Published on 13.02.2018, 10:43

On stage are five women, three men and two musicians. The men and women move alongside each other in a fragile equilibrium, cautiously sounding out each other's boundaries, their movements closely grafted on the unruly romanticism of Ysaÿe's violin sonatas and Ligeti's piano studies. They chase one another without ever possessing each other, claim each other's space without ever touching. The dance is energetic and smooth, restrained and self-absorbed. And underneath courses the "fire of absence and distance".

Achterland was premiered in 1990 at La Monnaie. Today, twenty-eight years on, this piece is still a benchmark in Anne Teresa De Keersmaeker's highly individual body of work. Achterland is a seminal work, as it contains the fruit of what preceded as well as the seeds of what was to follow. In this performance De Keersmaeker pulls away from her personal past, thus creating a new space in which numerous thematic and choreographic traces of former Rosas pieces reach a provisional and delicate synthesis. In the strict choreography of Achterland the choreographic material from Stella, a more theatrical performance, is arranged in a more rigorously constructed framework and confronted with new material, introduced by the three male dancers. This restatement of the Stella material imparts an unanticipated higher value to it, an implicit sensuality and tension, even more intensified by the dancers' seeming self-centredness and the geometrical lighting concept.

In the organic coherence of the musical and choreographic material Achterland takes another step on the course introduced in Mikrokosmos. The empathic presence of the musicians on stage adds a dramatic aspect to the significant status of the music in Rosas's works. The inevitable interaction between the musicians and dancers follows naturally from the symmetry in the musical and choreographic composition. Ysaÿe as well as Ligeti explore the performer's limits; their compositions, performed live on stage, require a virtuoso mastery of the instrument, a degree of precision mirrored in the strictly composed dance sequences. The choreography brings a physical component to the complexity of the score through the build-up, layer by layer, of choreographic material.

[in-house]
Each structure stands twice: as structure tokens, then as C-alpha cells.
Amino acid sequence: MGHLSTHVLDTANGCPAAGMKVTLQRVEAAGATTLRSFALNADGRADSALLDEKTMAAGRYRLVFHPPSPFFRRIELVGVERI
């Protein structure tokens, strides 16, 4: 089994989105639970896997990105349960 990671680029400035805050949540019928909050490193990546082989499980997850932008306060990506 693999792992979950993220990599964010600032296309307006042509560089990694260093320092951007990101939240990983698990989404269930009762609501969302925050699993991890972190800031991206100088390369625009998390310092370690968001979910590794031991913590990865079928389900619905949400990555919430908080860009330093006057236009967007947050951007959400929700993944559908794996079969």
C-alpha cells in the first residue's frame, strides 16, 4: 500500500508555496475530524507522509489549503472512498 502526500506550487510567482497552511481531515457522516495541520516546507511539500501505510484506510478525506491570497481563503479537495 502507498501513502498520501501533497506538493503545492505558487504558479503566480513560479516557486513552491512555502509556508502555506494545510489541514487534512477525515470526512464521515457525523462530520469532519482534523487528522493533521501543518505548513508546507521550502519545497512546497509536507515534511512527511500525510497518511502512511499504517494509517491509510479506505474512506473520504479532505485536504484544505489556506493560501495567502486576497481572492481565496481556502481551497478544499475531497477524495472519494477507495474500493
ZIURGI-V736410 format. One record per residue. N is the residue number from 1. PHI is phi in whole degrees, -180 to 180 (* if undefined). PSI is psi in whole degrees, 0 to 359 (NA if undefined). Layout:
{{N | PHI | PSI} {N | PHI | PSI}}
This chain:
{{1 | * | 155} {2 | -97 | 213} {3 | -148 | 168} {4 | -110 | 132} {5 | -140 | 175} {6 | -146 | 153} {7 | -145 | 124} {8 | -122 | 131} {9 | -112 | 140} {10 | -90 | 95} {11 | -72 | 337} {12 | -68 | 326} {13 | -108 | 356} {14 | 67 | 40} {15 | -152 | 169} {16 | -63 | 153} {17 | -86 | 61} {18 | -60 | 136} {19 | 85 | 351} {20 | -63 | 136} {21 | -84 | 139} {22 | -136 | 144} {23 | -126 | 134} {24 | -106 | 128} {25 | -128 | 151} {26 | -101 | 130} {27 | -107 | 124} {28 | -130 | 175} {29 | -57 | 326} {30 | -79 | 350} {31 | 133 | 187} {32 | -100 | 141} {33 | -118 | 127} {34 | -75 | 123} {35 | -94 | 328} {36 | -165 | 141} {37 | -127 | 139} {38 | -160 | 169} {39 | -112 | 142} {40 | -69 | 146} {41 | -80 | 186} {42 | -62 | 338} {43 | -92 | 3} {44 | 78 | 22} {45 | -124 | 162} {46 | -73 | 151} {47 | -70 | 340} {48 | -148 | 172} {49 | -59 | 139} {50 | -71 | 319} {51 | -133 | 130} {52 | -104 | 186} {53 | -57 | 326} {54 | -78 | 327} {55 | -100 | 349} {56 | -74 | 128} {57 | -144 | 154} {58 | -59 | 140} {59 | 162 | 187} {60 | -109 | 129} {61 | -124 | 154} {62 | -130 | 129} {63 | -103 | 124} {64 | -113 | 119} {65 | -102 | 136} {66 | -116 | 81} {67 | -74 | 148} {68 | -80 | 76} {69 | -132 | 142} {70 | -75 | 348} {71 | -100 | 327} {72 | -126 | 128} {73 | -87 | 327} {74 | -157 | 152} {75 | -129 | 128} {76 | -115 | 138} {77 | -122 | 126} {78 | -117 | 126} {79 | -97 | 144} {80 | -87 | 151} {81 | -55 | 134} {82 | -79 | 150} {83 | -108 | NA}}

Ligeti's meticulous compositions compel the dancers to smallness, to the restriction of their movement repertory. Proceeding from the contact with the musical elements, the body goes on a quest, shifting from big body movements to smaller moves. The body is fragmented in order to allow it to respond to the rhythmical and compositional complexity of the score. Ligeti's compositions, both fancifully constructed and smooth, fit surprisingly well the choreographic techniques of earlier Rosas works, and the use of phase shifts link the composer to the American minimalist Reich, who earlier inspired De Keersmaeker's Fase and who cropped up again more recently in Just Before and Drumming. But just like in Ysaÿe's case, Ligeti's fascination with the compositional and technical virtuosity can't hide a fundamentally romantic, if often unwillingly passionate harmony. Thanks to the inflexibility of the composition this sensitivity never turns into sentimentality.